Among the wireless schemes, Wi-Fi has been particularly successful. The specification has evolved through 802.11a/b/g to the latest 802.11n, with raw data rate growing from the initial 11Mbit/s to 600Mbit/s. Wi-Fi has also gone from PCs to notebooks to handheld devices. At the next generation wireless design summit, Taiwan's Ralink Technology Corp. will conduct an in-depth exploration of market trends for next-generation Wi-Fi devices and the challenges facing the segment.

Also, MontaVista Software Inc. will discuss the development of software for next-generation wireless devices.

Additionally, to usher in the era of the Mobile Internet (MI), Michael Chen, director of the embedded sales group and ultra mobility group at Intel Asia Pacific, will explain how, from the viewpoint of Web 3.0, mobile technology featuring lower power consumption, higher frequency bandwidth and better cost-effectiveness will drive the growth of the embedded market.

IIC-Taiwan 2008 will provide various design technologies that will help design engineers create next-generation devices.

Embedded system design engineers and managers will be able to explore the challenges coming from MI, and peek into the future of embedded system connections, which will serve as the strategy for Web 3.0 to connect all embedded devices, such as digital security surveillance, digital signage, kiosks, and gaming and consumer electronics.

At the manufacturers' technical seminars, engineers and managers will be exposed to the latest embedded products and testing schemes. These cover the fields of embedded system design, test and measurement, MCUs and processors, RF and network design, bus analysis, automotive electronics, design automation, portable video, signal processing, and memory design.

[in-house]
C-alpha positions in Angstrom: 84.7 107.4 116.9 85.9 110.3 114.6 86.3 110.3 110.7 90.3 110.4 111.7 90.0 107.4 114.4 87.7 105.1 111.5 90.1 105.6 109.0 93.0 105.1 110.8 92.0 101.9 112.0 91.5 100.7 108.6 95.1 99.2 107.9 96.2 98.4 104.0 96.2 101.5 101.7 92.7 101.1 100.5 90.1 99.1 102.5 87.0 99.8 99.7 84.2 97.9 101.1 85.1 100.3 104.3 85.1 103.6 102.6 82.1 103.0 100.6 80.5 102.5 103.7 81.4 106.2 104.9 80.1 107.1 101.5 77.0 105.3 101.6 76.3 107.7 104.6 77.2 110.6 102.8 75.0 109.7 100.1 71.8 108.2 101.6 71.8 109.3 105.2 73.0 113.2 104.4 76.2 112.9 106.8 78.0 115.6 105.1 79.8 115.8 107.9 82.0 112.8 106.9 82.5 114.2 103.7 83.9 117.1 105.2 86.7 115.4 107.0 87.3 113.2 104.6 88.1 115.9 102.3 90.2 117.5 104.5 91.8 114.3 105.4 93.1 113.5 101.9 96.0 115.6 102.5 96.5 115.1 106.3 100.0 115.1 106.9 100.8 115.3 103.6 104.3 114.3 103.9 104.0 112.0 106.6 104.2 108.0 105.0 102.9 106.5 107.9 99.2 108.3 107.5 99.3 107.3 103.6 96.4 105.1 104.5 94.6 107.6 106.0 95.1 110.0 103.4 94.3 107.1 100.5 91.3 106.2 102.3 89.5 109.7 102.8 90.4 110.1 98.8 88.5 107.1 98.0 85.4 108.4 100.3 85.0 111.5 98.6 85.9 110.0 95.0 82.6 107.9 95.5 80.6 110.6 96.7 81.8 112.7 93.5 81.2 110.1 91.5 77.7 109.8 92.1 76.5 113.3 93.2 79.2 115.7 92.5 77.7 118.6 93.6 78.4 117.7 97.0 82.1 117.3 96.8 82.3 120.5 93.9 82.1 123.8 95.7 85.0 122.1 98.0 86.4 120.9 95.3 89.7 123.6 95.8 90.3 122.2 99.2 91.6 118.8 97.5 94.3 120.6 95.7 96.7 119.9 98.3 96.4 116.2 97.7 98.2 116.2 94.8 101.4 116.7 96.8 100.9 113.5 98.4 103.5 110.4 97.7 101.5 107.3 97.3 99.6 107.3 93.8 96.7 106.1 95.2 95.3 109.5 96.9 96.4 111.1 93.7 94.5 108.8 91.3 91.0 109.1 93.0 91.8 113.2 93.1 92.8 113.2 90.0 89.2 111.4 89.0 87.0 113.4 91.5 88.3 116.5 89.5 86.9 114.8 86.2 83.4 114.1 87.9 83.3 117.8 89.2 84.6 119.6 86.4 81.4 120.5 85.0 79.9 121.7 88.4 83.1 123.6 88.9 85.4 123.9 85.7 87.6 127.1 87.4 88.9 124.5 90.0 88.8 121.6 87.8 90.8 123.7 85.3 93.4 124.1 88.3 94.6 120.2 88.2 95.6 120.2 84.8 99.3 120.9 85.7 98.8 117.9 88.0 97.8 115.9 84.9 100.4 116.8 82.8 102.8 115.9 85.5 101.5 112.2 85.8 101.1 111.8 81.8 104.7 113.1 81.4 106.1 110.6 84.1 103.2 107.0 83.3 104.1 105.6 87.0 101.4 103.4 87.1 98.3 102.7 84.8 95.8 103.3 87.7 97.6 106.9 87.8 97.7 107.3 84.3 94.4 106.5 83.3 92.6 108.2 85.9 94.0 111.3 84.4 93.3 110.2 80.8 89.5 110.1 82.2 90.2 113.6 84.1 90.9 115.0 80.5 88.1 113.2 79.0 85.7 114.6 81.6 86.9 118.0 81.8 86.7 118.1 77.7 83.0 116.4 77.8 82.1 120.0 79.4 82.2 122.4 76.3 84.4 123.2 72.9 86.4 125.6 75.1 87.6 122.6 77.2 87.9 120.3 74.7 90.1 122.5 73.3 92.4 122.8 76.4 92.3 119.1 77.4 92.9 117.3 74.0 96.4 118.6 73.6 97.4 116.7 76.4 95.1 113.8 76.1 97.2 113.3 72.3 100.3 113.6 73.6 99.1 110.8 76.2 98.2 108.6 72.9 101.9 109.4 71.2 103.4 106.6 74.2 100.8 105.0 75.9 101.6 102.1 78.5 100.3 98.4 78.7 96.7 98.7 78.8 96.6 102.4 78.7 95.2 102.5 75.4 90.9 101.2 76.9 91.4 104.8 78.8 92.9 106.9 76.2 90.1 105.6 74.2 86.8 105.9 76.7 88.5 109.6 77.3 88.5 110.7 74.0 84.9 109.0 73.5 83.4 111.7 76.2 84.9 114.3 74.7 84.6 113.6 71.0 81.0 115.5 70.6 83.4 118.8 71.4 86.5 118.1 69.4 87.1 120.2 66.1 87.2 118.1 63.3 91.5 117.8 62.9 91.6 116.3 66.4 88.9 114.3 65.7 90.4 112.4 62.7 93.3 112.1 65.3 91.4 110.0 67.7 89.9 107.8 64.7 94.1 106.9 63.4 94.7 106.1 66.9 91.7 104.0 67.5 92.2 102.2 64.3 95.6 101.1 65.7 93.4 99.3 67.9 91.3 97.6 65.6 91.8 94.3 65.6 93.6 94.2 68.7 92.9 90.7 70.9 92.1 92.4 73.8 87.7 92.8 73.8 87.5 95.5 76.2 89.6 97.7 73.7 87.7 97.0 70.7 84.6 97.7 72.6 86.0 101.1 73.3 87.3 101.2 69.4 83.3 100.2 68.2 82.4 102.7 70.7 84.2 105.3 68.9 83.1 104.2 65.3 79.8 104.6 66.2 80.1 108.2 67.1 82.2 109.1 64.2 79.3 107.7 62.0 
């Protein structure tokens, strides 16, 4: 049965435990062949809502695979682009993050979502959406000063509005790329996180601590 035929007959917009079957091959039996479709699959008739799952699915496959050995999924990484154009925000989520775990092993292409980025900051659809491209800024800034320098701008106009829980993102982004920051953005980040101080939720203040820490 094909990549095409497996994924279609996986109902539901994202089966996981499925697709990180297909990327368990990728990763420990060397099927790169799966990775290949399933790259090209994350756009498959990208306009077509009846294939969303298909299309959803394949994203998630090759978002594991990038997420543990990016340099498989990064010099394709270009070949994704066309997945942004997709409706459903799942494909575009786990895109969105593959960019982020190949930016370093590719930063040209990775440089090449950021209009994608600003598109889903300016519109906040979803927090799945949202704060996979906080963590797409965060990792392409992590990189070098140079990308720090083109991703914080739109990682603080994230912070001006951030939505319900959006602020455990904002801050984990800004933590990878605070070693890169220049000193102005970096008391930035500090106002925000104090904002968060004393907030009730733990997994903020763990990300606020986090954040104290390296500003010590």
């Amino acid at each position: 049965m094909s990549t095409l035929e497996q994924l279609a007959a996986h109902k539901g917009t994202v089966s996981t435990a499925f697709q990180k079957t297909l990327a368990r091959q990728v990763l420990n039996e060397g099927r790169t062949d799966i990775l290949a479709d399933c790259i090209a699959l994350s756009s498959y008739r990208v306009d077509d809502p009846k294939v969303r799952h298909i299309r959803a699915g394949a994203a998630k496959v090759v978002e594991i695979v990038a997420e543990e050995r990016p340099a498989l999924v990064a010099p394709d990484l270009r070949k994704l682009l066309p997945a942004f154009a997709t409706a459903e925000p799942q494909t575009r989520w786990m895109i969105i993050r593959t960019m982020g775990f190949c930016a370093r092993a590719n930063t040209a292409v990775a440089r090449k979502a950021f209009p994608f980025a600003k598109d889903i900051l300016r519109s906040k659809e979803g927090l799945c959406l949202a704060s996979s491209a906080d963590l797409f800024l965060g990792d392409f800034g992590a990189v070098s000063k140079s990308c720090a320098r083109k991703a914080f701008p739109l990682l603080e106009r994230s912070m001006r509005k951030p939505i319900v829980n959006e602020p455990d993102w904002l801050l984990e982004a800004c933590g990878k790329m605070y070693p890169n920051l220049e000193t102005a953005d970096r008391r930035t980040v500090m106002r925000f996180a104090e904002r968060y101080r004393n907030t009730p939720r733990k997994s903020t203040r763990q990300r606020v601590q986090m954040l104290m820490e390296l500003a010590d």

In embedded system design, there are both predictable and unpredictable events or signal anomalies. In its presentation, Agilent Technologies will demonstrate the use of InfiniiVision 7000 series oscilloscopes to solve real-world challenges encountered in applications such as radar, satellite, high-energy physics, error logging, mixed-signals debugging and packetized serial bus troubleshooting.

In test and measurement, Tektronix Inc. will explain how adopting direct synthesis technology would eliminate the need to inject jitter and noise from other sources, as well as remove the requirement for multi-channel added signals to create pre-emphasis as well as increase the capability of providing true transmission path artifacts, such as ISI and other system anomalies.

On the other hand, National Instruments Corp. will show how with LabVIEW, scientists and engineers can deliver applications that run predictably in time, deliver increased reliability and offer stand-alone operations. By combining LabVIEW graphical programming with the deterministic performance of dedicated real-time and FPGA targets, engineers can ensure design flows, prototype and deployment and further implement next-generation development and testing.

Launch time
IIC-Taiwan will also introduce technologies such as brand new display, memory and automotive technologies. Advanced embedded design technologies will also be demonstrated by leading manufacturers, including Leadis Technology, NEC Electronic, Spansion and Renesas Technology. Companies including Atmel, ARM, Ansoft, Accelerated Technology, CEVA and Wind River will showcase a new generation of embedded processors, programmable MCUs and development tools, providing more convenient solutions to the re-evolution of mobile devices.

IIC-Taiwan 2008 will provide various design technologies that will help design engineers create the next generation of devices. It will be held at the World Trade Building in Taipei.

- EE Times-Asia